The main character, Will, is a perpetually drunken FBI agent tasked with unravelling the Doomsday Case, a string of what is assumed to be murders with no obvious culprit. His search leads him down many twisting paths, but the last thing he expected was to uncover a centuries old mystery that itself has no logical explanation. His investigation is often stymied by false leads and an uncooperative government, and ends with a twist that leaves him both jobless and shocked, but a better man. There’s a lead to a sequel as well, The Book of Souls, which Will again features in. The first chapter and the prologue were included at the end of my copy, and it looks to be a book I’d happily read though it seems to be based on a similar premise to its predecessor.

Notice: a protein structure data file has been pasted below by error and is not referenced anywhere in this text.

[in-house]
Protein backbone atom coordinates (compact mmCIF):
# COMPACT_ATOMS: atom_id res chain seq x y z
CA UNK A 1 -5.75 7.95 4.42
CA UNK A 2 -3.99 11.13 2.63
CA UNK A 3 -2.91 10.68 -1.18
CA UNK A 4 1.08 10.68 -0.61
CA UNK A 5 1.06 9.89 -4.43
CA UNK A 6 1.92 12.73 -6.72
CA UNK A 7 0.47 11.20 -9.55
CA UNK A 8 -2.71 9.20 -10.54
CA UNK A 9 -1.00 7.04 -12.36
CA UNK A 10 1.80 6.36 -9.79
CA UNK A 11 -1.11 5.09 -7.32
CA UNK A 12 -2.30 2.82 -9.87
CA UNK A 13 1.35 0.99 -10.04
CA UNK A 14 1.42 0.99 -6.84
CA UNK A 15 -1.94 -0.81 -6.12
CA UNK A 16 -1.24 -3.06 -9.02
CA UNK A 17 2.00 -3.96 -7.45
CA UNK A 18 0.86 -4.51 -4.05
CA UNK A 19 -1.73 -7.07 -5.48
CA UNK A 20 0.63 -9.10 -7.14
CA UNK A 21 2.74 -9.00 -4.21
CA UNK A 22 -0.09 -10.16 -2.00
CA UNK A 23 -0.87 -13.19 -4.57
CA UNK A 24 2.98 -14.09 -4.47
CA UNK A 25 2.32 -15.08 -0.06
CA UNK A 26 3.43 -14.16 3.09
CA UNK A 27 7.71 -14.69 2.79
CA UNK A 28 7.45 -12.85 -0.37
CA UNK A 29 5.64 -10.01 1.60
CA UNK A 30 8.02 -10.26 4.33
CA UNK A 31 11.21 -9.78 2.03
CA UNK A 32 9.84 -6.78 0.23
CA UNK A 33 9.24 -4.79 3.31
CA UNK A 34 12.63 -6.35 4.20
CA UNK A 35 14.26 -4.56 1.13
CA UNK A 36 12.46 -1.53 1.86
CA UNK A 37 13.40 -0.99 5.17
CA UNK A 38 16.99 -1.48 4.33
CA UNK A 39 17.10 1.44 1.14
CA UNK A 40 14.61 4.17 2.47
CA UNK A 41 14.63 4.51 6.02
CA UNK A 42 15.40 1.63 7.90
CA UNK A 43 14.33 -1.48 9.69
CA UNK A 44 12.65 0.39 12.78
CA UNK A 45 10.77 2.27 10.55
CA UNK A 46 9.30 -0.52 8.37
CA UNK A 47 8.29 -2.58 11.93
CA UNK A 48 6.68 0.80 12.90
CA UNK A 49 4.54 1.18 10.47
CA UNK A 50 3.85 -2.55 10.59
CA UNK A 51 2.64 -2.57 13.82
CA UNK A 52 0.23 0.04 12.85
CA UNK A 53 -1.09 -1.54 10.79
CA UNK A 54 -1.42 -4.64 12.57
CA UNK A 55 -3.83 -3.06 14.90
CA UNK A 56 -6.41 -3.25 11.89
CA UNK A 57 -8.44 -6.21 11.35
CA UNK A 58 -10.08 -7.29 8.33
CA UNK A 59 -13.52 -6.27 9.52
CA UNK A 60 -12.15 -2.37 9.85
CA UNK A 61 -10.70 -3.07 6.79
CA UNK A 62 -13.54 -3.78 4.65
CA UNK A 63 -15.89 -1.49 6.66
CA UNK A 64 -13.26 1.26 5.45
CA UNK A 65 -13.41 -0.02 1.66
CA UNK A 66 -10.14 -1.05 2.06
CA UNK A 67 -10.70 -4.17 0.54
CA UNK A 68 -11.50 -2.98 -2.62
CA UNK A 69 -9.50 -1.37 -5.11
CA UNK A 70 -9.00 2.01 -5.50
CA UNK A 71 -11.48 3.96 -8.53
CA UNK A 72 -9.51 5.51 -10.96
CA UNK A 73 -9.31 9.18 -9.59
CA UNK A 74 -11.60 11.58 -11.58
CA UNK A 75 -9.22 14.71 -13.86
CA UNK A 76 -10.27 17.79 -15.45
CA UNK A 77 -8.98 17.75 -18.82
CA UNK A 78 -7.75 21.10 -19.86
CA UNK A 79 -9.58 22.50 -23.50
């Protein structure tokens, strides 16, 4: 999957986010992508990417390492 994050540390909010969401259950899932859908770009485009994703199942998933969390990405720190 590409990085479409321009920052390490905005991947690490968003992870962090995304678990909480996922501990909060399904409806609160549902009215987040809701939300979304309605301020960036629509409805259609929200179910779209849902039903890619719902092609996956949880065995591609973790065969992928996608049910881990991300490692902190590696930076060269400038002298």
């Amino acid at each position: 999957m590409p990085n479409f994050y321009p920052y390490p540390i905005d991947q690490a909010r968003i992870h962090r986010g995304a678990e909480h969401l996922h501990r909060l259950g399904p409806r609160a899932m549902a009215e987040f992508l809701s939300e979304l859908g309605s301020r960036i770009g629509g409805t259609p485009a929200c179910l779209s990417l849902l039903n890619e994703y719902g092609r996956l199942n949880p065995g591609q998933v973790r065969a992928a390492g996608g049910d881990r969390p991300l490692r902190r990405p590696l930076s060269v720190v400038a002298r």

Critiques and other comments… the only thing that really bothered me was the slow start to the novel. In saying that, the slow approach did help to make the climaxes that much more exciting. The novel’s characters did play to some stereotypes, but in the end it worked in favour of the piece by adding extra colour and intrigue to the plot. Will was an unpredictable narrator: you never quite knew what he’d do next, and his believability was only enhanced.

All in all, I’ve decided to hold onto Library of the Dead, and I look forward to reading its sequel. It’s a slamming adventure novel and one I’d definitely recommend to anyone who is a die hard fan of the genre.

Happy reading, folks, and stay tuned for more updates and reviews!

-P

Review: Harry Potter and the Cursed Child, a play by Jack Thorne, John Tiffany, and J.K. Rowling

Hello readers!

First of all I know this is SUPER late considering when this book came out in July of this year.

Second of all, wow.